Thursday, February 23, 2006

“Freying” at “Eight Below”

Ok, I admit it. I was one of the movie-goers that made Eight Below number one at the box office last weekend. The story of a team of sled dogs left to fend for themselves through an Antarctic winter looked intriguing. Every time I saw the trailer, I got teary, for God’s sake.

Look at any of the publicity and the hype for the film, and you can’t miss the words “a true story.” Whether “inspired by” or “based upon,” the producers really play up the film’s verity.

The film’s story is so specific (taking place during 1992 – 1993… ticking off how many days the dogs have been left on their own…) and some scenes are so clunky (the black-tie event and the meeting in the pub, to name only two) that they can be forgiven only if “it happened that way.”

Ah, but it didn’t.

There is a film that does tell the real story. Antarctic , the English title of the 1983 movie, is much closer to the mark. It really does tell the true story of events that took place in the last 1950’s when a Japanese expedition team encountered trouble on their way back to base from a 500 mile trip to the Antarctic Mount. They freed two of their sled dogs, Taro and Jiro, who went back to the base and returned with a rescue party.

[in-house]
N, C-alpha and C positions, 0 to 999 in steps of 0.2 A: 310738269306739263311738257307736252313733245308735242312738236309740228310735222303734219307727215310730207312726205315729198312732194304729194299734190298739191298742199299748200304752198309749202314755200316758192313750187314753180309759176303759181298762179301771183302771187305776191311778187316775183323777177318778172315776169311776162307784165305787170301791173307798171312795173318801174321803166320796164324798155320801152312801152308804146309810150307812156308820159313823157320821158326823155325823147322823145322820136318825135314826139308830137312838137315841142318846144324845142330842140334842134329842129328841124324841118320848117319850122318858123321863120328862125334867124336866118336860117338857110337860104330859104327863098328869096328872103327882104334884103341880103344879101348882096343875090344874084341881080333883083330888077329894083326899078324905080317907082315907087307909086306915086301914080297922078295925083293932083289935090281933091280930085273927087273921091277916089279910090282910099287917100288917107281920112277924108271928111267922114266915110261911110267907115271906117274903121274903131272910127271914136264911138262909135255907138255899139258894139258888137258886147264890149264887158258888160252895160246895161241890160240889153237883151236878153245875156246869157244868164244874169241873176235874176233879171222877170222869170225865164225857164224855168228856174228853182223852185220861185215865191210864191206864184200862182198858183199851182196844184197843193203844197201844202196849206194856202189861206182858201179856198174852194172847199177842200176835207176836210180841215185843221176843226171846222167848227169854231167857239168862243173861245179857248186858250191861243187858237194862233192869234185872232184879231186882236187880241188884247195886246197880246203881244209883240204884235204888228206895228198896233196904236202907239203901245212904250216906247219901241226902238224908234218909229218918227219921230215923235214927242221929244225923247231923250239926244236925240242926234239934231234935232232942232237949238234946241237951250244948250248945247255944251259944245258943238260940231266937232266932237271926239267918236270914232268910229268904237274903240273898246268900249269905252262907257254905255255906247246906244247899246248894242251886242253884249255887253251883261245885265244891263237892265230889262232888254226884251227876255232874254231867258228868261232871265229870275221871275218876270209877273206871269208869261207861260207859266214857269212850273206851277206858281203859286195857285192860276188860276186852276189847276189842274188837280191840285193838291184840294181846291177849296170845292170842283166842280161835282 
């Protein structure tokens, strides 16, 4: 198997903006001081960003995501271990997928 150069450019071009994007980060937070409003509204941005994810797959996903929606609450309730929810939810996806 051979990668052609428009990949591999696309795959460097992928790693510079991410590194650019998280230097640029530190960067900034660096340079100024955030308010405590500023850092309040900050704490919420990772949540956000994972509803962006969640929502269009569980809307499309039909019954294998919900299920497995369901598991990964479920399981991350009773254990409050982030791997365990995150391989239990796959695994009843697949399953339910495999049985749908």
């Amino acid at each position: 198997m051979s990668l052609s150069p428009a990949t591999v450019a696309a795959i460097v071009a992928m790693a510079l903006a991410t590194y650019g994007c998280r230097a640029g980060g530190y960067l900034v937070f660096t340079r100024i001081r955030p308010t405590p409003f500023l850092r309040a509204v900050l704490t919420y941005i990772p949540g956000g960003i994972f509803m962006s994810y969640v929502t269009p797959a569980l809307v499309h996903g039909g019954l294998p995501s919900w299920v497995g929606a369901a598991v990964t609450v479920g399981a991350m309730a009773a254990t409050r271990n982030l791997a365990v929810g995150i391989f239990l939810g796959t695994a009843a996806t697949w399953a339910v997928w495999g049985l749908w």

Bad weather caused an abrupt end to the expedition, and the men got on a boat and headed for home – leaving behind all of their sled dogs, including Taro and Jiro.

The men whose lives had been saved knew that the dogs could not survive the winter, and reportedly regretted leaving the dogs behind. When they returned the next year, every dog had died… except Taro and Jiro. When Taro died, he was stuffed and placed on display at Hokkaido University in Sapporo.


Anyone who has seen the movie would absolutely NOT recognize this story. The only similarities are “dogs left behind in Antarctica.” The characters in “Eight Below” are fictional. The dogs are fictional (they’re not even the same breed). The Disney story takes place 35 years too late, centers around a non-existent search for a meteorite, and counts down a completely fabricated calendar of “days on their own.”

I went to see it because I thought it was based on a true story. Shame on me. Should have done my homework first. Maybe if I’d known it was fiction from the get-go, I wouldn’t feel so cheated.

I wonder if James Frey is jealous. When he claimed that his memoir was true, and it was later discovered to be fabricated, Oprah set him straight in front of the country. But “A Million Little Pieces” is far more firmly grounded in truth than “Eight Below” – which is currently enjoying TRUE box office success. I guess sales receipts don’t lie.